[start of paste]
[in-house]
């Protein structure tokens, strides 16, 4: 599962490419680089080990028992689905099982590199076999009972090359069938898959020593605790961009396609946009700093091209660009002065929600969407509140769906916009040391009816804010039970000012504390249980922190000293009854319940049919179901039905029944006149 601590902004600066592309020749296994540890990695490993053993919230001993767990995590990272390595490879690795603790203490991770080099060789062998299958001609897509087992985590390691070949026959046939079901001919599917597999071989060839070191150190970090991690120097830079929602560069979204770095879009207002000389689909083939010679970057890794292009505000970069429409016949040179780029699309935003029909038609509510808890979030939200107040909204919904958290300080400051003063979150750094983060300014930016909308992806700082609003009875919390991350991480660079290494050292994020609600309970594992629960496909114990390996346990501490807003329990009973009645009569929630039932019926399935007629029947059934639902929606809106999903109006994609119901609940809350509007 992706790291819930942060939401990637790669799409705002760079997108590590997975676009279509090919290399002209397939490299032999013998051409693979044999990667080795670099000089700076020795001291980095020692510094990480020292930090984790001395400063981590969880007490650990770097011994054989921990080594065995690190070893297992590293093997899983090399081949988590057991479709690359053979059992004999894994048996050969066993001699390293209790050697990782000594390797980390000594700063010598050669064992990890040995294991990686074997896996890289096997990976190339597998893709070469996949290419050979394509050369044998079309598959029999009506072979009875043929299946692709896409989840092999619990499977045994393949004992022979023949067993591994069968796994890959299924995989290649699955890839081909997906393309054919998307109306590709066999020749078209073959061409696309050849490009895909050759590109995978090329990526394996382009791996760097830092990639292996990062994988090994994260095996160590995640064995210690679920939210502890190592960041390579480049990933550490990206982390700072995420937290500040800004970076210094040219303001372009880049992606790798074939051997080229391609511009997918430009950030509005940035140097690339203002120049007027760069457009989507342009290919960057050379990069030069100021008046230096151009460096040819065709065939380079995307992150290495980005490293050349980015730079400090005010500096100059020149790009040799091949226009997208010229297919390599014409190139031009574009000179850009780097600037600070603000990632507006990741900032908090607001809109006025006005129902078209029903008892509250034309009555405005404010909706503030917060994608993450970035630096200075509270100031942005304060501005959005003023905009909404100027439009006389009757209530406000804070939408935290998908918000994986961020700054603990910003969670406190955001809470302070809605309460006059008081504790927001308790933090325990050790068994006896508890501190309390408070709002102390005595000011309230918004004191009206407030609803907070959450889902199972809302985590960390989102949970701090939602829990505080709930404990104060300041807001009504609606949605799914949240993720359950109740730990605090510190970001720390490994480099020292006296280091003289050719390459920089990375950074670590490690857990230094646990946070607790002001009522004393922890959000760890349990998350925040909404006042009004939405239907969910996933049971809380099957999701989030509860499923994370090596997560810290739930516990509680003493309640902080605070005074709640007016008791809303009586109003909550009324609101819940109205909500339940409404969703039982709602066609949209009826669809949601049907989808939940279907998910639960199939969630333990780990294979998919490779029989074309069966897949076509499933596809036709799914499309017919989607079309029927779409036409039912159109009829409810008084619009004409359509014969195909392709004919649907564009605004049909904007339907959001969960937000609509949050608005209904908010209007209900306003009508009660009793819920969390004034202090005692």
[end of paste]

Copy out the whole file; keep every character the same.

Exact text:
[in-house]
């Protein structure tokens, strides 16, 4: 599962490419680089080990028992689905099982590199076999009972090359069938898959020593605790961009396609946009700093091209660009002065929600969407509140769906916009040391009816804010039970000012504390249980922190000293009854319940049919179901039905029944006149 601590902004600066592309020749296994540890990695490993053993919230001993767990995590990272390595490879690795603790203490991770080099060789062998299958001609897509087992985590390691070949026959046939079901001919599917597999071989060839070191150190970090991690120097830079929602560069979204770095879009207002000389689909083939010679970057890794292009505000970069429409016949040179780029699309935003029909038609509510808890979030939200107040909204919904958290300080400051003063979150750094983060300014930016909308992806700082609003009875919390991350991480660079290494050292994020609600309970594992629960496909114990390996346990501490807003329990009973009645009569929630039932019926399935007629029947059934639902929606809106999903109006994609119901609940809350509007 992706790291819930942060939401990637790669799409705002760079997108590590997975676009279509090919290399002209397939490299032999013998051409693979044999990667080795670099000089700076020795001291980095020692510094990480020292930090984790001395400063981590969880007490650990770097011994054989921990080594065995690190070893297992590293093997899983090399081949988590057991479709690359053979059992004999894994048996050969066993001699390293209790050697990782000594390797980390000594700063010598050669064992990890040995294991990686074997896996890289096997990976190339597998893709070469996949290419050979394509050369044998079309598959029999009506072979009875043929299946692709896409989840092999619990499977045994393949004992022979023949067993591994069968796994890959299924995989290649699955890839081909997906393309054919998307109306590709066999020749078209073959061409696309050849490009895909050759590109995978090329990526394996382009791996760097830092990639292996990062994988090994994260095996160590995640064995210690679920939210502890190592960041390579480049990933550490990206982390700072995420937290500040800004970076210094040219303001372009880049992606790798074939051997080229391609511009997918430009950030509005940035140097690339203002120049007027760069457009989507342009290919960057050379990069030069100021008046230096151009460096040819065709065939380079995307992150290495980005490293050349980015730079400090005010500096100059020149790009040799091949226009997208010229297919390599014409190139031009574009000179850009780097600037600070603000990632507006990741900032908090607001809109006025006005129902078209029903008892509250034309009555405005404010909706503030917060994608993450970035630096200075509270100031942005304060501005959005003023905009909404100027439009006389009757209530406000804070939408935290998908918000994986961020700054603990910003969670406190955001809470302070809605309460006059008081504790927001308790933090325990050790068994006896508890501190309390408070709002102390005595000011309230918004004191009206407030609803907070959450889902199972809302985590960390989102949970701090939602829990505080709930404990104060300041807001009504609606949605799914949240993720359950109740730990605090510190970001720390490994480099020292006296280091003289050719390459920089990375950074670590490690857990230094646990946070607790002001009522004393922890959000760890349990998350925040909404006042009004939405239907969910996933049971809380099957999701989030509860499923994370090596997560810290739930516990509680003493309640902080605070005074709640007016008791809303009586109003909550009324609101819940109205909500339940409404969703039982709602066609949209009826669809949601049907989808939940279907998910639960199939969630333990780990294979998919490779029989074309069966897949076509499933596809036709799914499309017919989607079309029927779409036409039912159109009829409810008084619009004409359509014969195909392709004919649907564009605004049909904007339907959001969960937000609509949050608005209904908010209007209900306003009508009660009793819920969390004034202090005692």